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by Patricia Hall
Allison and Busby, August 2005
288 pages
ISBN: 0749082755

Buy in the UK | Buy in Canada

You don't read a Patricia Hall book for lightness and humour. Instead, you get a grim slice of life in a northern English town, where it seems that the characters can never be happy.

If you've read the earlier books in the series, you'll know that the relationship between journalist Laura Ackroyd and policeman Michael Thackeray has never run smooth. In SINS OF THE FATHERS, it looks like it could be the end of the road for them.

Thackeray, a high-ranking detective, has tons of personal baggage dragging behind him, including the death of his mentally ill wife in an earlier book. In SINS OF THE FATHER he seems to have turned in on himself to the extent that he is removed from a murder case.

That case features a search for a man who has murdered his family in a remote farmhouse and then disappeared. The manhunt takes place amidst the bleak, bitterly cold Yorkshire landscape. And of course Laura is on the story as well, trying not to compromise Thackeray, whilst attempting to please her obnoxious editor and avoid the unwelcome advances of a flashy former boyfriend who is now a foot-in-the-door hack for one of the nationals and is back in town for the story.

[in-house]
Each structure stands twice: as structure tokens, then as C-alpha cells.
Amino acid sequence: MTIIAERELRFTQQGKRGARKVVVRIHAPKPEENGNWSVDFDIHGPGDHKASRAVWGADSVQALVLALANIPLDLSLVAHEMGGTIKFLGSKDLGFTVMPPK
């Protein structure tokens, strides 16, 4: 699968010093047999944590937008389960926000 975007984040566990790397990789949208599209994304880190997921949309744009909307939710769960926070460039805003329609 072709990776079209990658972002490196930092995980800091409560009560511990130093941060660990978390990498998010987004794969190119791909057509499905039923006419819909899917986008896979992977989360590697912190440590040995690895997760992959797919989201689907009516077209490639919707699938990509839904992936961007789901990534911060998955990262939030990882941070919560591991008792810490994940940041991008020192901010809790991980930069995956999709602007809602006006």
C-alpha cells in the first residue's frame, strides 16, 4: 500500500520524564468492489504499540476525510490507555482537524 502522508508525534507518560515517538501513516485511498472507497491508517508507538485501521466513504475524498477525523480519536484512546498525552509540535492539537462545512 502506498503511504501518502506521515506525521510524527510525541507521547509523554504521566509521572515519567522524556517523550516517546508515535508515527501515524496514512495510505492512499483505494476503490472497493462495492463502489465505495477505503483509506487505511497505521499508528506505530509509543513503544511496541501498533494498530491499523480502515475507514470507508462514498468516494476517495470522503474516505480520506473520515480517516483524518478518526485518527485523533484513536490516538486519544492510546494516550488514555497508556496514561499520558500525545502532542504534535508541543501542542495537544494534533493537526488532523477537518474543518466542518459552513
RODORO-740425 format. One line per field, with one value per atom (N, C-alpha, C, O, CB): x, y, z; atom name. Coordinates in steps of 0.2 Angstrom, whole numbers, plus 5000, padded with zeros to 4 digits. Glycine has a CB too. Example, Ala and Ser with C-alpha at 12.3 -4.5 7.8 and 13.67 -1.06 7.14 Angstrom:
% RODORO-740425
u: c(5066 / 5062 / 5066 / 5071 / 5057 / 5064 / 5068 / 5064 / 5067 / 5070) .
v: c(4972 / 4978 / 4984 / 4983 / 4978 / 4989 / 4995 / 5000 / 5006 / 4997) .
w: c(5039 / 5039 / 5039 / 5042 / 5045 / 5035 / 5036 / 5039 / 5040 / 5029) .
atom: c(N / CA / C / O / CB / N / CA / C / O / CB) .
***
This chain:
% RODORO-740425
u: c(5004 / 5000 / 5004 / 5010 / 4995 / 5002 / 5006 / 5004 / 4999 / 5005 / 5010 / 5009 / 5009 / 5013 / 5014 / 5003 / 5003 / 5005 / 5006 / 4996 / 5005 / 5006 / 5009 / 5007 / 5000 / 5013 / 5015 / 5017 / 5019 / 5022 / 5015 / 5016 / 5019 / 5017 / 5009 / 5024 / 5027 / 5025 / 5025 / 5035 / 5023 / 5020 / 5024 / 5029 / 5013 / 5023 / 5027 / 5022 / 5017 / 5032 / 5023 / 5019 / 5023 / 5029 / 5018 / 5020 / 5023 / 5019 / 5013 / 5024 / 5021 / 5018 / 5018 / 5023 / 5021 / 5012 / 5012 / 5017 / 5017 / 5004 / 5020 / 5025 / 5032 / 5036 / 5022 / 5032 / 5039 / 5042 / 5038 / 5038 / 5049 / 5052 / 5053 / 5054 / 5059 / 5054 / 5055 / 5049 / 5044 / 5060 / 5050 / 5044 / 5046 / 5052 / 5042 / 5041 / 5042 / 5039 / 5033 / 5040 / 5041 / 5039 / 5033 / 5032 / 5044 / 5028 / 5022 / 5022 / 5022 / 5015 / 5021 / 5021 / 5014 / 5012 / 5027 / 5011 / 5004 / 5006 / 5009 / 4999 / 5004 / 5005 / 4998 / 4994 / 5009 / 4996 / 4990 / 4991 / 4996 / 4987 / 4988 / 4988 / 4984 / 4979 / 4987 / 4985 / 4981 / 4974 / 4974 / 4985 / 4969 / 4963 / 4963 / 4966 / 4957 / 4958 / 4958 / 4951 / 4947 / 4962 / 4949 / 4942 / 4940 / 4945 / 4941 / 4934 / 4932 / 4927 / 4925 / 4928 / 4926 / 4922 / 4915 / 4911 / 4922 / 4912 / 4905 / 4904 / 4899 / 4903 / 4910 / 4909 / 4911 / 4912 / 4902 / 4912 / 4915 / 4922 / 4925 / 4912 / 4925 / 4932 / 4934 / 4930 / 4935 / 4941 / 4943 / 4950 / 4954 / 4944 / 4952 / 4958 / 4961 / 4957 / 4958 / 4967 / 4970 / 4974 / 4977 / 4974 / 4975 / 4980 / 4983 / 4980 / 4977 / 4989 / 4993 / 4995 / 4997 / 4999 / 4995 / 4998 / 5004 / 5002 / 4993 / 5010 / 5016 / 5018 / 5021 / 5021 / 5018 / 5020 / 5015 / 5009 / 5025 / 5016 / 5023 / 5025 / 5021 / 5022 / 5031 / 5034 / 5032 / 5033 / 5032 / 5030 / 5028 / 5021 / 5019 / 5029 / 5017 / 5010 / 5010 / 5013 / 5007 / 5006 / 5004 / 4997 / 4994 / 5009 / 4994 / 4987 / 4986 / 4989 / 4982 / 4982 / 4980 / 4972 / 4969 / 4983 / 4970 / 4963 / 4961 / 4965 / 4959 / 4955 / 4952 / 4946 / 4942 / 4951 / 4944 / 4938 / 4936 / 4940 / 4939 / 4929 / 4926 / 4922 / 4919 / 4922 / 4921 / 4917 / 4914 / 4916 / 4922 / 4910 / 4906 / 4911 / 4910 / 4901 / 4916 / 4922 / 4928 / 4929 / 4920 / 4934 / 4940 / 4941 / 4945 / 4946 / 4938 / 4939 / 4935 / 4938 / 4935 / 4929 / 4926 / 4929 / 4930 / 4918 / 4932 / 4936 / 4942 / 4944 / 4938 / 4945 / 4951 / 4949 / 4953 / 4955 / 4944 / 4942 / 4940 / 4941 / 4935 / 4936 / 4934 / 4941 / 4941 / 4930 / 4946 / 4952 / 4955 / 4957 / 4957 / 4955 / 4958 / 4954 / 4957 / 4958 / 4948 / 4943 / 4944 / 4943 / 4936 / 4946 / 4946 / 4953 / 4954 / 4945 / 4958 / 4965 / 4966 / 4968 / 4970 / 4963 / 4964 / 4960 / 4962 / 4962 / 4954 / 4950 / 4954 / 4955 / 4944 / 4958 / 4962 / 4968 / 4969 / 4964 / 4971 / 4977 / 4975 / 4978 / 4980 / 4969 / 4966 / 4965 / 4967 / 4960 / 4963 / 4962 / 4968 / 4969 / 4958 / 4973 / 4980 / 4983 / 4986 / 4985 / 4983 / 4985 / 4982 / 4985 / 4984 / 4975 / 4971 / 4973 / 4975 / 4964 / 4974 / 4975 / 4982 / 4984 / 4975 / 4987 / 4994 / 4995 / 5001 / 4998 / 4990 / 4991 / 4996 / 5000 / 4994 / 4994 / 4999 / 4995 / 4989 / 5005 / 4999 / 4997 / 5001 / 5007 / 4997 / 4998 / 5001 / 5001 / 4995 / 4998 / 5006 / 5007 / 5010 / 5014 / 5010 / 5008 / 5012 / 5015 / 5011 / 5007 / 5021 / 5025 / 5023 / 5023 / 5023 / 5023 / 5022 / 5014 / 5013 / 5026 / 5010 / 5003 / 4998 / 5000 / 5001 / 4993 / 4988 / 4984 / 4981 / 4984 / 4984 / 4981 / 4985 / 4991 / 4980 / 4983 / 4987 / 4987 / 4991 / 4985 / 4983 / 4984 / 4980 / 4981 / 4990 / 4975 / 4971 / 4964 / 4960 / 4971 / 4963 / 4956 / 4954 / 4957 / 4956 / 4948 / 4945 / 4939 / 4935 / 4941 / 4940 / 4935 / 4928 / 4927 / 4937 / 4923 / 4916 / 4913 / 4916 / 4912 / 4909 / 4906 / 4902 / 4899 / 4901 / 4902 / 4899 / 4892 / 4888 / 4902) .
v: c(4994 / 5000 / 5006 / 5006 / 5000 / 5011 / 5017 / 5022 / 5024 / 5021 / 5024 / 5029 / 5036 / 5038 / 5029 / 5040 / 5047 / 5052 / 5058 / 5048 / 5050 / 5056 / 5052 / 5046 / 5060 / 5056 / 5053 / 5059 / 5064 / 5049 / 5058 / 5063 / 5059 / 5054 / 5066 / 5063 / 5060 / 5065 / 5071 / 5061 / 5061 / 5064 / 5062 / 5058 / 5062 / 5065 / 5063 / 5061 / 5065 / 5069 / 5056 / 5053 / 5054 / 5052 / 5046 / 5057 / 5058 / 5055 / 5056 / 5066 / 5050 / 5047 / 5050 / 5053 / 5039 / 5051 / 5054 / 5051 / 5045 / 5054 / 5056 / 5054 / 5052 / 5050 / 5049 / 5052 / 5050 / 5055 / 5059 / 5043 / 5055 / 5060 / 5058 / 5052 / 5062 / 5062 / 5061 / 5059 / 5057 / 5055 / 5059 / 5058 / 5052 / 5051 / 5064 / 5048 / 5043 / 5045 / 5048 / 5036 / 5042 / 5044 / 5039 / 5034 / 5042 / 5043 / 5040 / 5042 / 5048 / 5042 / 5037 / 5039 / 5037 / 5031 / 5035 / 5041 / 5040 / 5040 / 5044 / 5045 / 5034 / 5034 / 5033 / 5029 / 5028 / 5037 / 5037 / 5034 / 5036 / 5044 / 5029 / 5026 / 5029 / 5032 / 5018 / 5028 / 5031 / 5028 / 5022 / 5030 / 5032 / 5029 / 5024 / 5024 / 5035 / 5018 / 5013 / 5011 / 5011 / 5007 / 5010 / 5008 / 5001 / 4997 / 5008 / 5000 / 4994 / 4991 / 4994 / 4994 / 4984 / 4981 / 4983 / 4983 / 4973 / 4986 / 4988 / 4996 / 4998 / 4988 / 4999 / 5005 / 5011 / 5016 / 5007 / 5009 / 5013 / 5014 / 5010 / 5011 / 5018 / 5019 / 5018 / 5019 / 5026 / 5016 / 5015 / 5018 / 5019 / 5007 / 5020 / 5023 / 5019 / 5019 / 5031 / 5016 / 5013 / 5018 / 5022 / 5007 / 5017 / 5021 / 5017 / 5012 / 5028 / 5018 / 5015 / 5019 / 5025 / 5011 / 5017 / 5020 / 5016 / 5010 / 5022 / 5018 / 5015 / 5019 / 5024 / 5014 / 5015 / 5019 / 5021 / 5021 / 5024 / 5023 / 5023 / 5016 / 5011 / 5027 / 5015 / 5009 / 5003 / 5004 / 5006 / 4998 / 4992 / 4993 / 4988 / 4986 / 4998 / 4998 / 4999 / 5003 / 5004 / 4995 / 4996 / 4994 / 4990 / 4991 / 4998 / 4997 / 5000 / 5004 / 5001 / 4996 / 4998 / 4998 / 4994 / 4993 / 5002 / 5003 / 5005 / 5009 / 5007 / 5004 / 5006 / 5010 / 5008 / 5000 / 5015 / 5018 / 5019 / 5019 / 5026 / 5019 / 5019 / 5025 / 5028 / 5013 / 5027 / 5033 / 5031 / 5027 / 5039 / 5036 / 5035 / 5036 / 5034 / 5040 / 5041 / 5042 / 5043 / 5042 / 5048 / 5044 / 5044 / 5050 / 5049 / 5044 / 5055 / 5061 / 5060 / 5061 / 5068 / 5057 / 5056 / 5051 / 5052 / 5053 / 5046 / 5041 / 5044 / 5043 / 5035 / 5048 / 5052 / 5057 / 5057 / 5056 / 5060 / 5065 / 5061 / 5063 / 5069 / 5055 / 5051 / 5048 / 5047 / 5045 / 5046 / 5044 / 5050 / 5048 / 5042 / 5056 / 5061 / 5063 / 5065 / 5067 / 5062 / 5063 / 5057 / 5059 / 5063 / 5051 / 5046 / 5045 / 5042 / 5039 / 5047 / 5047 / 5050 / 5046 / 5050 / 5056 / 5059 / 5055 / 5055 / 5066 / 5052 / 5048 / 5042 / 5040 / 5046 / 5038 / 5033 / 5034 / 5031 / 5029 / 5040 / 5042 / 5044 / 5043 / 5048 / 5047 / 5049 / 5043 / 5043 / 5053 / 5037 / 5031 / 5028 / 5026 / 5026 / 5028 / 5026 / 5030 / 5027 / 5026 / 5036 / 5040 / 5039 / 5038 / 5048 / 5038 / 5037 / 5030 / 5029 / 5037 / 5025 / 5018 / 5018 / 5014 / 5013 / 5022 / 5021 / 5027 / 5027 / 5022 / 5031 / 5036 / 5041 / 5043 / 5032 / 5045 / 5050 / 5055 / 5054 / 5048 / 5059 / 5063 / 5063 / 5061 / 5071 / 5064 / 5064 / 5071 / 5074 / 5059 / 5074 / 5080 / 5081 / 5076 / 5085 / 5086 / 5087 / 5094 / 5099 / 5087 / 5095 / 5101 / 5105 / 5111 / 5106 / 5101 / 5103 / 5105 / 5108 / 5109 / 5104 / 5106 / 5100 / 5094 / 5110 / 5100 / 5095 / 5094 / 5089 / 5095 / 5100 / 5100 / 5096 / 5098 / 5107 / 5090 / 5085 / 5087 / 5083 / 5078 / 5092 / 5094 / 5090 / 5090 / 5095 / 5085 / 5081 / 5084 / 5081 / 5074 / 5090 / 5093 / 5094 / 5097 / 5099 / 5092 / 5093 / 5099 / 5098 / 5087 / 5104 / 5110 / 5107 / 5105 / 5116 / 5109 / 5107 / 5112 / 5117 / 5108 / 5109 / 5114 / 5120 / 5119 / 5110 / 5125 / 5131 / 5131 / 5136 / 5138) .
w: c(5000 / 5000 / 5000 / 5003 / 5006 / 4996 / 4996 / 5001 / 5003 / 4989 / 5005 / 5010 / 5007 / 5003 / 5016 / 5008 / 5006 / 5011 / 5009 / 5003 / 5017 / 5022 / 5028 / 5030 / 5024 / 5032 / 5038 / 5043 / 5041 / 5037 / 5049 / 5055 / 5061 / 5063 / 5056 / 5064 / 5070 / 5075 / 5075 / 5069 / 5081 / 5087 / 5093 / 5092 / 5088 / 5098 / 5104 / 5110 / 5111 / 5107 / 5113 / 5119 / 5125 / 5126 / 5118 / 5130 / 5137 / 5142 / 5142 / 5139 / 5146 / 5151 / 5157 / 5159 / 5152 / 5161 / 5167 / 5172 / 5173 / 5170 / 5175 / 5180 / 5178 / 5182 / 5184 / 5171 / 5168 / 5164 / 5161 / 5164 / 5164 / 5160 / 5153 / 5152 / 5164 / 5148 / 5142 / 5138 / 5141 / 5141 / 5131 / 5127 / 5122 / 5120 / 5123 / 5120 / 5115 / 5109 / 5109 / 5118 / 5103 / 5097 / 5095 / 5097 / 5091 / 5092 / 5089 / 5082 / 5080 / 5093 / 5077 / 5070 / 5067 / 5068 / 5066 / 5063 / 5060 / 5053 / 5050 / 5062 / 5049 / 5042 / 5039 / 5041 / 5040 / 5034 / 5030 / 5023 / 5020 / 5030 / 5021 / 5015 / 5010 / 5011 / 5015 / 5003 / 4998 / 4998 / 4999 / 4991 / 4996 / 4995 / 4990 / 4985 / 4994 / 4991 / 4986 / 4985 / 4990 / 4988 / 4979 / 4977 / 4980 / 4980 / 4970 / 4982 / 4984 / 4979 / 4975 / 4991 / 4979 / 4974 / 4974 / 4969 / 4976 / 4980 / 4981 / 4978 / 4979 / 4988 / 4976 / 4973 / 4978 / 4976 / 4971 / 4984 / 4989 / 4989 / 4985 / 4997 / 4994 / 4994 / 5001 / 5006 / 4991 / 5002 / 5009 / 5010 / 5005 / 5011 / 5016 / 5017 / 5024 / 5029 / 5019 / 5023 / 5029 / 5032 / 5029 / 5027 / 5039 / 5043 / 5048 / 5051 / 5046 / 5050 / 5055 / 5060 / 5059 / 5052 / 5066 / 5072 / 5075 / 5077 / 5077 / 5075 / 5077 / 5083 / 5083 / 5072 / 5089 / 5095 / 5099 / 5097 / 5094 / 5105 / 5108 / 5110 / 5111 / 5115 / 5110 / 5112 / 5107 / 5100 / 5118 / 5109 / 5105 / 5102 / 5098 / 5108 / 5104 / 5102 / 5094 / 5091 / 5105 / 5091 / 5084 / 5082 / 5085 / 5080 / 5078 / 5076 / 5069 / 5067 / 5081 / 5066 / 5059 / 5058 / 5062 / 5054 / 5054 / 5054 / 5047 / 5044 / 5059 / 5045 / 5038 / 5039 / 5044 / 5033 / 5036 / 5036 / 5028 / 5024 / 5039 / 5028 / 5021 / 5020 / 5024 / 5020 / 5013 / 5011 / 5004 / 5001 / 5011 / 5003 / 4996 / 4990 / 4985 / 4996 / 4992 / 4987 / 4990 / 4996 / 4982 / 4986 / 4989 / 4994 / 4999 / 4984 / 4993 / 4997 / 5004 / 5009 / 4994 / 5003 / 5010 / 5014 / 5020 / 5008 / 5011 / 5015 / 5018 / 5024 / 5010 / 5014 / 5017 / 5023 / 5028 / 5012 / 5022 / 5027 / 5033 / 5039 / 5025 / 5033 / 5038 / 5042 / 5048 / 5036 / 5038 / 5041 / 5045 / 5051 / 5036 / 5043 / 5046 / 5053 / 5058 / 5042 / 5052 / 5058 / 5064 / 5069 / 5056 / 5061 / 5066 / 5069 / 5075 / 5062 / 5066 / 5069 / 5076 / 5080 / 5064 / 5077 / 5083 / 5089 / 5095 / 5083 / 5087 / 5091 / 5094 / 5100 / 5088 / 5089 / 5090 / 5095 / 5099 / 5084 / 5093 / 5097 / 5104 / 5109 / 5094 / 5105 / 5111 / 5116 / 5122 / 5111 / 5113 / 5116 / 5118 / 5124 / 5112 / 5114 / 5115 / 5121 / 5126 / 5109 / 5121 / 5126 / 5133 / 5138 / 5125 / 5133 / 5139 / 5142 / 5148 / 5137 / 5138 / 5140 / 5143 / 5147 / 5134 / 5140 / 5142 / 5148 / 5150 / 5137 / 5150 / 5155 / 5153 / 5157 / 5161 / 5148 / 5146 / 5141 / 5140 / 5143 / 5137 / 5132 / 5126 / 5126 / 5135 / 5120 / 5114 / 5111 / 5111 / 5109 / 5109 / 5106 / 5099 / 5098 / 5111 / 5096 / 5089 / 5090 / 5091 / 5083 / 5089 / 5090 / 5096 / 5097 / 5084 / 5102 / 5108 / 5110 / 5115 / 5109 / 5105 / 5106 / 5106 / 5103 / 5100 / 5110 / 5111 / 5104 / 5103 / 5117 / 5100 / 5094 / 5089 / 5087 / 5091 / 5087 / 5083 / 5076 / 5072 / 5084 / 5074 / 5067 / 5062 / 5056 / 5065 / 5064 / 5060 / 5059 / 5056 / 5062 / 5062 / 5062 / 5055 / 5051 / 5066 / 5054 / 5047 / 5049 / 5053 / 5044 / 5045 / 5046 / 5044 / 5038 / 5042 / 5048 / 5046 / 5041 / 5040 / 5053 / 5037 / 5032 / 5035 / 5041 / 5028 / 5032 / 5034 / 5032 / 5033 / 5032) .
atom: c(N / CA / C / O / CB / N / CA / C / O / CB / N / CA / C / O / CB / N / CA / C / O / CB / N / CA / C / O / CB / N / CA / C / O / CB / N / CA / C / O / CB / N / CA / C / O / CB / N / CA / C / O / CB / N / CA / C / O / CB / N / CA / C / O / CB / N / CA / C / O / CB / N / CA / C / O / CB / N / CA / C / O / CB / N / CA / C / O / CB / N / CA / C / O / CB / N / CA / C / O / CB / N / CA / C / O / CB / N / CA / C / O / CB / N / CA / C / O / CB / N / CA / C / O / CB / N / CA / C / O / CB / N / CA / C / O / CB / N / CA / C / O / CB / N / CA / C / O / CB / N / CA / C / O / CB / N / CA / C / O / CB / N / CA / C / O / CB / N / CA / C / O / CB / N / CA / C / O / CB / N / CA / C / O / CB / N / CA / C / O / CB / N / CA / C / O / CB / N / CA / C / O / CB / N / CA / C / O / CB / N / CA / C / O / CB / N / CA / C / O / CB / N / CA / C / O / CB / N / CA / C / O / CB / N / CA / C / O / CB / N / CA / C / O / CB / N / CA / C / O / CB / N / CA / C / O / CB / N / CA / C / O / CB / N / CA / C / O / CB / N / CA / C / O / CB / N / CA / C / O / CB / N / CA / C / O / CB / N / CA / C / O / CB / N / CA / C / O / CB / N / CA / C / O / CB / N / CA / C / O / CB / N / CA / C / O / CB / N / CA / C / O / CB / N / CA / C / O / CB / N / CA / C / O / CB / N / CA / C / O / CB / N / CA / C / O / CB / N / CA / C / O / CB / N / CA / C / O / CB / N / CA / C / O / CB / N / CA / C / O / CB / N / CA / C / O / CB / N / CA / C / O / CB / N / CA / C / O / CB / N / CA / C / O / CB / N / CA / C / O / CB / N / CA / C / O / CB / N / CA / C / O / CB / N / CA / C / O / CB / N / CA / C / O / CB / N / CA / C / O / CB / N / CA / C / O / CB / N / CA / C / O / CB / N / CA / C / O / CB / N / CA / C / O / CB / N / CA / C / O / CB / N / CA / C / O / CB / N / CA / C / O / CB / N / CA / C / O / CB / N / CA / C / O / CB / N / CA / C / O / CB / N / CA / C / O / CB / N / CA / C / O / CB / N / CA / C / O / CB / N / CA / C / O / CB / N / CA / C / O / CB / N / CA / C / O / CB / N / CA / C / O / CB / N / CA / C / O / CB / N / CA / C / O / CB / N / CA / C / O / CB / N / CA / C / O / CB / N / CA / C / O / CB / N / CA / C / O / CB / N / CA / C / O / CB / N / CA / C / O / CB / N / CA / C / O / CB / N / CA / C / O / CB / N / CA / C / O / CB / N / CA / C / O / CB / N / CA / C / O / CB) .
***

Hall's characters progress two steps forward and three steps back. She milks the angst between Thackeray and Ackroyd, but -- for this reader at least -- still makes you care about them. Fortunately Laura's leftie grandma has been shipped off to Spain for a holiday, so we're spared the increasingly tiresome town hall machinations that have gummed up earlier books.

SINS OF THE FATHERS finds Hall right back to form after a slightly disappointing standalone. Yes, the book is what you expect from her -- a bleak and depressing setting, peopled by ground-down unhappy characters. But it feels absolutely real and is difficult to set aside. The ending's a little too pat, perhaps, but naturally there will be a lot of loose ends to explore in the next of the series!

Reviewed by Sharon Wheeler, September 2005

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